• Followers – the people who subscribe to tweets from your account are known as “followers” and you will see the option to “follow” other users on Twitter.  This is the audience for your tweets.

The good thing about Twitter is that there is a lot of information. The bad thing about Twitter is that there is a lot of information. Using Twitter effectively means being able to take what you can from the stream of data without feeling too bad about letting a lot of it slide past. This can be helped by managing lists of users of particular interest, and by using programmes that interface with Twitter, such as Tweetdeck and Hootsuite.

An Example of Use
As part of a tutorial on research methods, a class of eight second year undergraduates are given the table of contents to three leading ecology journals from the past few weeks and are told to find a paper that they are interested in and engage with one of the authors on Twitter.  The exchange should involve questions related to the content of the paper or the authors’ similar work and should fit the format of the medium (140 characters).  The students should submit the Twitter exchange, along with a reflection on the experience and the information that was gathered, as an assignment for marking.  This kind of activity helps the student explore a medium of communication that is rarely emphasised within university education, as well as developing their online personae and potentially networking with important researchers.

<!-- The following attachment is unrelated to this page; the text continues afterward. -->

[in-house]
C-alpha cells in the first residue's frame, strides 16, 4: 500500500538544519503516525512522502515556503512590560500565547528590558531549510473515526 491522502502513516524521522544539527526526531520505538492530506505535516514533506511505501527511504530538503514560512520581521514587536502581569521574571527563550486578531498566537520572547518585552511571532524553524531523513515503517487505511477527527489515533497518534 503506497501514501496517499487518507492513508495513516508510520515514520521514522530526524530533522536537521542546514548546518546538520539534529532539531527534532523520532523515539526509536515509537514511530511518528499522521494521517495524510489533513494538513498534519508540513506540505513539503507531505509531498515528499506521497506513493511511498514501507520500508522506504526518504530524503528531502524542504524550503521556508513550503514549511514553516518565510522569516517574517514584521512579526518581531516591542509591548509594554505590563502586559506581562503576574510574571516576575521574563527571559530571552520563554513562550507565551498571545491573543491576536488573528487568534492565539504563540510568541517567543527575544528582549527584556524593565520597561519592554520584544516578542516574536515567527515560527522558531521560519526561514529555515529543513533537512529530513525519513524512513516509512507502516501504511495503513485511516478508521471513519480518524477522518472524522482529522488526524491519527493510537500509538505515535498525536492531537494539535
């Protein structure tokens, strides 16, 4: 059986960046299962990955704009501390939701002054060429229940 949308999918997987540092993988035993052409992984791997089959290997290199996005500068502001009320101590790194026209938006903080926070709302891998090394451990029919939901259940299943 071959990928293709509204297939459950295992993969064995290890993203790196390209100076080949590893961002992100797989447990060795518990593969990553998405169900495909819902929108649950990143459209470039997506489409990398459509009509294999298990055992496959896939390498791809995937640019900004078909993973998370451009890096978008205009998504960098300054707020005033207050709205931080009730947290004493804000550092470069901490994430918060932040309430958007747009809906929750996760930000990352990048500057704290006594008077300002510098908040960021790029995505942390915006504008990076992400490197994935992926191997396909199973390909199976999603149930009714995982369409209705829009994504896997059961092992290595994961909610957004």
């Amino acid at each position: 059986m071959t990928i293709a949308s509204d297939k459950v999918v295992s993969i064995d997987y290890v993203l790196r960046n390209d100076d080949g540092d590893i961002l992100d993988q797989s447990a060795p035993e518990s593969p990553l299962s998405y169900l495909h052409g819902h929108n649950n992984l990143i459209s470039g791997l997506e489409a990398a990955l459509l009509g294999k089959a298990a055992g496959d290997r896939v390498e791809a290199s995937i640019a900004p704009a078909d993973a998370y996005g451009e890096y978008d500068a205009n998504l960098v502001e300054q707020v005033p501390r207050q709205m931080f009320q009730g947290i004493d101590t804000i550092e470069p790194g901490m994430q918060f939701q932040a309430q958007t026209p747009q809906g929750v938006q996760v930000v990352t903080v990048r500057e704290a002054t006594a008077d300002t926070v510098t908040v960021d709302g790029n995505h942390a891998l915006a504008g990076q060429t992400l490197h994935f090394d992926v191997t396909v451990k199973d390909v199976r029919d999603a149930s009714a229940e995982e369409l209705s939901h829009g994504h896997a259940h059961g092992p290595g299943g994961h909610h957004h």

Also think about:

  • Using Twitter as a communication tool with the rest of the class (e.g. posting assignment deadlines)
  • Using Twitter in-class, by incorporating a Twitter stream on a screen while teaching.  Students can then interact in real-time.

Student blogging

I don’t get many readers, but some people do find my blog and that has led to over 70k views for the past few years. I’m quite pleased with that, and it gives me the encouragement to carry on through the dry spells. However, I remember starting out and not knowing who would ever read (or even find) my blog. Now I have students who are setting out into the blogosphere and writing great material so I thought I would do my bit to send some traffic their way. Here is a quick list of their blogs, vlogs, radio shows and documentaries that I have come across recently:

EcoSapienLogo

EcoSapien – my former student David has been busy working on a number of projects. EcoSapien is a YouTube show dedicated to spreading awareness about conservation and biodiversity, as well as providing resources for teachers to educate school pupils about wildlife.

North Ronaldsay Logo

North Ronaldsay – David was also the mastermind behind a three-part documentary on the Orkney Island of North Ronaldsay. The show covers the history, wildlife, and people of the island with some beautiful nature shots.

Eye On Wildlife Logo